x Abu Dhabi, UAETuesday 25 July 2017

Referee's calm highlight of weekend Premier League action

From the the cool headedness of ref Mike Dean to Tony Fernandes' choice of seat and Roberto Di Matteo's surprise promotion, Paul Radley goes over the Premier League weekend's Best & Worst.

Referee Mike Dean's cool demeanor in the Tyne and Wear derby earns him a call as one of the best decisions made on the week.
Referee Mike Dean's cool demeanor in the Tyne and Wear derby earns him a call as one of the best decisions made on the week.

Best decision - Mike Dean

There are plenty of reasons why Dean, the referee, might have opted not to give a penalty for Mike Williamson's sneaky pull on Michael Turner's shirt in Sunday's Tyne and Wear derby between Newcastle United and Sunderland.

Chief among them was the fact he was stood in front of a fevered Gallowgate End on derby day. It was never going to be the popular vote.

And then nobody else ever gives penalties for that sort of thing anyway, so why should he bother invoking the ire of the whole of Newcastle? And he could always claim he never saw it.

But, then, they are the rules, after all. Who decides which ones we should play by and which ones should routinely be ignored?

Dean was good on the rules in this game. Hands raised to strike an opponent: red card. Fouls in the box: penalties. No matter the colour of the shirt.

Even after he had blown the final whistle the official was still on the job and gave Lee Cattermole, the Sunderland captain, a straight red card for dissent.

Best owner - Tony Fernandes

When a chunky Cockney attempts to ingratiate himself to Newcastle United supporters by buying their club then sitting among them, it feels cheap, tawdry and wrong.

When a dinky Malaysian airline mogul invokes a similar PR stunt at his new plaything, Queens Park Rangers, it feels sweet and endearing.

Given that Fernandes now owns the ground and everything in it, he could have picked a better seat at Loftus Road than the one he had for the game against Everton.

There were advantages of being sat in the lower tier of The Loft, near the corner flag, though. The view may not have been a patch on that in the directors' box, but at least you can hurl abuse at the referee from close range.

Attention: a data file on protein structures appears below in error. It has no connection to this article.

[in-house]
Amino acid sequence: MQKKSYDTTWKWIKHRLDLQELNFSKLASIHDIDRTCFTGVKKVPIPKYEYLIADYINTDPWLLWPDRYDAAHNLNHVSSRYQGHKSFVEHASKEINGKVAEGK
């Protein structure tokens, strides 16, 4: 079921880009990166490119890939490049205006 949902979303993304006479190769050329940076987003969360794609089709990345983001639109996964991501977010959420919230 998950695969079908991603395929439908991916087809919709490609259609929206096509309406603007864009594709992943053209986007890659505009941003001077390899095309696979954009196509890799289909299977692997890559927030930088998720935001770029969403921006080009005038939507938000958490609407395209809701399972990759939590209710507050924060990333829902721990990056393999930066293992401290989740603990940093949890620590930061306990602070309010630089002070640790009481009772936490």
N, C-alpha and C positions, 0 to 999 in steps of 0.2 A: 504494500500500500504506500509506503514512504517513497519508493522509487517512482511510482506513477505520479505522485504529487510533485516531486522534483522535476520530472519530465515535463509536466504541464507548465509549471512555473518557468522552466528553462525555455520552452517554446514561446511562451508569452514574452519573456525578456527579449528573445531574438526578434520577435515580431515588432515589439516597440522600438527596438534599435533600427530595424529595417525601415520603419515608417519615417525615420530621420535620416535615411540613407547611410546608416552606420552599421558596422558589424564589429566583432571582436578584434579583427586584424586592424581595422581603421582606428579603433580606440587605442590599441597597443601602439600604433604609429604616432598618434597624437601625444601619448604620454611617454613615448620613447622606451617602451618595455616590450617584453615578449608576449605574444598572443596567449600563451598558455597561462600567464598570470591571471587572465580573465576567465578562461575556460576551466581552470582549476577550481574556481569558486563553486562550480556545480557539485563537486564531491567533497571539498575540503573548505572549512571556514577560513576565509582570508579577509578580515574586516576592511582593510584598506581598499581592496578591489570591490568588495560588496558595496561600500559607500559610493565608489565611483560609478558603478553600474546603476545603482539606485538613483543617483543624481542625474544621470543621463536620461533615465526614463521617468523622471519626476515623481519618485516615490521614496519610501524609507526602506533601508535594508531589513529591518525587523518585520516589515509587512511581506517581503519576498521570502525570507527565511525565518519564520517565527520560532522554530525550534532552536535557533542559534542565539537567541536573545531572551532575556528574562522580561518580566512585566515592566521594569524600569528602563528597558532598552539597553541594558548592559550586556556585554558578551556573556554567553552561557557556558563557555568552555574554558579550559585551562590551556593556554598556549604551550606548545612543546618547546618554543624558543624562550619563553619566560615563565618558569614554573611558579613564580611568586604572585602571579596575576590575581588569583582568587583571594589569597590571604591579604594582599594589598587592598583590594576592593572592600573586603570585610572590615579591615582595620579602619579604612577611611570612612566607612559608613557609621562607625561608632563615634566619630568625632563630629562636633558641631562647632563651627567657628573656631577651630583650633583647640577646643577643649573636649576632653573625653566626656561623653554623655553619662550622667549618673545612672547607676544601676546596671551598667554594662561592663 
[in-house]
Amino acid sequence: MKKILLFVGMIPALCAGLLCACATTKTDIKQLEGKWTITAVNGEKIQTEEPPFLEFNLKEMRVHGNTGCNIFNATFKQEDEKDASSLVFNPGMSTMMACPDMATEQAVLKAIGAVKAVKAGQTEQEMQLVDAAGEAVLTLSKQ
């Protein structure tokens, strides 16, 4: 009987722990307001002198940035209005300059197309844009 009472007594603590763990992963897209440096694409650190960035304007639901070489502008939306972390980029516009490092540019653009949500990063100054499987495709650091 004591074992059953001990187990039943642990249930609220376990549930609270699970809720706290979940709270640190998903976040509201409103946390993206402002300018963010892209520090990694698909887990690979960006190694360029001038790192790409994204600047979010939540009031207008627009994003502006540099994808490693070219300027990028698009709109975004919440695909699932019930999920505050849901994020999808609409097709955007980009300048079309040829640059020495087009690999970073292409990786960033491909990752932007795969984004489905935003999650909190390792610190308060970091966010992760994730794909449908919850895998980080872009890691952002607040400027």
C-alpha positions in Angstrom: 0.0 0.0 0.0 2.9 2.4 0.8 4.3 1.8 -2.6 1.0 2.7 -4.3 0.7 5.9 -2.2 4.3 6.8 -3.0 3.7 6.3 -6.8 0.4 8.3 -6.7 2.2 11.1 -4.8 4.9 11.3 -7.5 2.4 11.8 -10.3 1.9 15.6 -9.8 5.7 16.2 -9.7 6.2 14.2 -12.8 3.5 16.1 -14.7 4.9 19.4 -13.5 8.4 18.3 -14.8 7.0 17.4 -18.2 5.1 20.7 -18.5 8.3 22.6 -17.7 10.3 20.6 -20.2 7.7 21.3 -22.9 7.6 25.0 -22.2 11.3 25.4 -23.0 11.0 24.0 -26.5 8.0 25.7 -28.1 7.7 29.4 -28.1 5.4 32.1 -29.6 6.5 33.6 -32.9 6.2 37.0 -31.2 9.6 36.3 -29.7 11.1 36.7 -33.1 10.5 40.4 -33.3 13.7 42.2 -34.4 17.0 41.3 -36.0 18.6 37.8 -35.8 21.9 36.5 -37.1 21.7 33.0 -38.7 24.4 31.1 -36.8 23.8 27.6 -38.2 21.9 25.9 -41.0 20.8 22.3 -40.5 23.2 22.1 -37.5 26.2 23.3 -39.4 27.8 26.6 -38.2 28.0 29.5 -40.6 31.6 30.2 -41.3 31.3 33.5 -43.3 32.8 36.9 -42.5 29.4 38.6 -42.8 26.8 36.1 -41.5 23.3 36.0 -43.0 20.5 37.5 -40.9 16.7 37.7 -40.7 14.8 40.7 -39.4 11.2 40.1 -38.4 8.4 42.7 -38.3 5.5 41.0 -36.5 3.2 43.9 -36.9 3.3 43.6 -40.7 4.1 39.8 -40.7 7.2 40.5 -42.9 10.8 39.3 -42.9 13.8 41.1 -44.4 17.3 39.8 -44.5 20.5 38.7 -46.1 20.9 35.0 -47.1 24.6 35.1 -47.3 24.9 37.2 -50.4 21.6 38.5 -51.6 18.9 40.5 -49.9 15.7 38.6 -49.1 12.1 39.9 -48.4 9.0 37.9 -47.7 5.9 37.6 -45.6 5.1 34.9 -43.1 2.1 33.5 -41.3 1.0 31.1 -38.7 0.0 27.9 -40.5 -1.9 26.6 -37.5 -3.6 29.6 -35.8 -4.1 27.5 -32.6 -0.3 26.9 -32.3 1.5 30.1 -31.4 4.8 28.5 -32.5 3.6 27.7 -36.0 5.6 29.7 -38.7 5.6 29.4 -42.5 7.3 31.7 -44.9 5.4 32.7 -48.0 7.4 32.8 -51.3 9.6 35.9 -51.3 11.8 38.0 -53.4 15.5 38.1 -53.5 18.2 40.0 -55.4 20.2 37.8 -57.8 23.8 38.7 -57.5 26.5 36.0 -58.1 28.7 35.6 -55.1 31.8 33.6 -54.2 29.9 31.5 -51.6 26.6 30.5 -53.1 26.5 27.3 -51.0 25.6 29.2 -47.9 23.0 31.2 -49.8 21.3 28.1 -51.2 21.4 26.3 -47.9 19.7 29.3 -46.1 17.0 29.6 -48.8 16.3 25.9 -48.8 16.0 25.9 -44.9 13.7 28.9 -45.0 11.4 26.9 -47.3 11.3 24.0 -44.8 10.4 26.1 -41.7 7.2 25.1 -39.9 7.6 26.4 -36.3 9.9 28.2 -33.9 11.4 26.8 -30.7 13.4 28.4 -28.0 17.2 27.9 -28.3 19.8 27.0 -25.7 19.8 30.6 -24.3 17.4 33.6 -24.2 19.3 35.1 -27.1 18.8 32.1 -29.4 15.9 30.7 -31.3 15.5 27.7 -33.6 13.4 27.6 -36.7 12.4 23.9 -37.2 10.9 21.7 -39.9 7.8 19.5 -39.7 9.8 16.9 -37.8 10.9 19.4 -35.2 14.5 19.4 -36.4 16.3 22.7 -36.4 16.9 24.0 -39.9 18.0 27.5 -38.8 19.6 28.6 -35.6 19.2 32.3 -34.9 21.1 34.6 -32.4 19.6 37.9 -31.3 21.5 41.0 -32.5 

Fernandes was baying for punishment when Royston Drenthe fouled Adel Taraabt just in front of him. He was like a kid at Christmas when Bobby Zamora scored not long after.

Newcastle's Mike Ashley should take note: that is the way to do it.

Now QPR's owner has his club's fans just where he wants them when he chooses to rename Loftus Road the Air Asia Arena.

Worst delusion - Bacary Sagna

The Arsenal right-back had given a passable impression of Alan Shearer when his thumping header started his side's revival in the north London derby the previous weekend.

However, that did not mean he had suddenly become the Premier League's most prolific striker reincarnate.

He seemed to think he was, though, when he lined up an ambitious shot from range in the first half against Liverpool at Anfield.

His side were shooting in the direction of The Kop.

His shot, admittedly with the left foot which he usually only uses for standing, ended up in the Centenary Stand.

He seemed sheepish after the woeful shank, but his shame turned to joy soon after when he landed a delicious assist on the head of Robin van Persie. He should stick to setting them up.

Best attempt - Darren Pratley

Opportunities were few and far between for Bolton Wanderers against Manchester City at the Etihad Stadium, but Pratley, their midfielder, at least managed one long-distance speculator.

The away side had barely had a kick of the ball in the second half against the Premier League leaders, before Pratley stealthily nipped in.

He dispossessed his opposite number and in one motion let fly with a 25-yard drive which clipped the crossbar, then bounced away to safety, with the goalkeeper well beaten.

It was just a pity it all happened at the wrong end of the field. Still, it would have made for a blinding own goal had it dipped under the bar.

Worst return - Roberto Di Matteo

Faithful No 2s rarely get much credit, but then it is not very often that they have to bear the full heat of the Premier League pressure cooker, either.

Di Matteo, the Chelsea assistant manager, might have suffered in the reflected glare of Andre Villas-Boas's misery at The Hawthorns on Saturday.

Having been axed as West Bromwich Albion's manager last year, the Italian must have headed back to the Midlands thinking revenge was assured with his new, cash-rich employers.

Chelsea are always a shoo-in against the Baggies.

Not so, and perhaps it was the wrong assumption to make, given the recent form.

While West Brom's players were buzzing after wins against Sunderland and their local rivals, Wolverhampton Wanderers, Chelsea's have seemingly been working on a plan to get rid their young Portuguese manager.

Finally, they succeeded.

"We got what we deserved," Villas-Boas said of Chelsea's trip to The Hawthorns. Namely him being dismissed Sunday - and a surprise promotion for Di Matteo.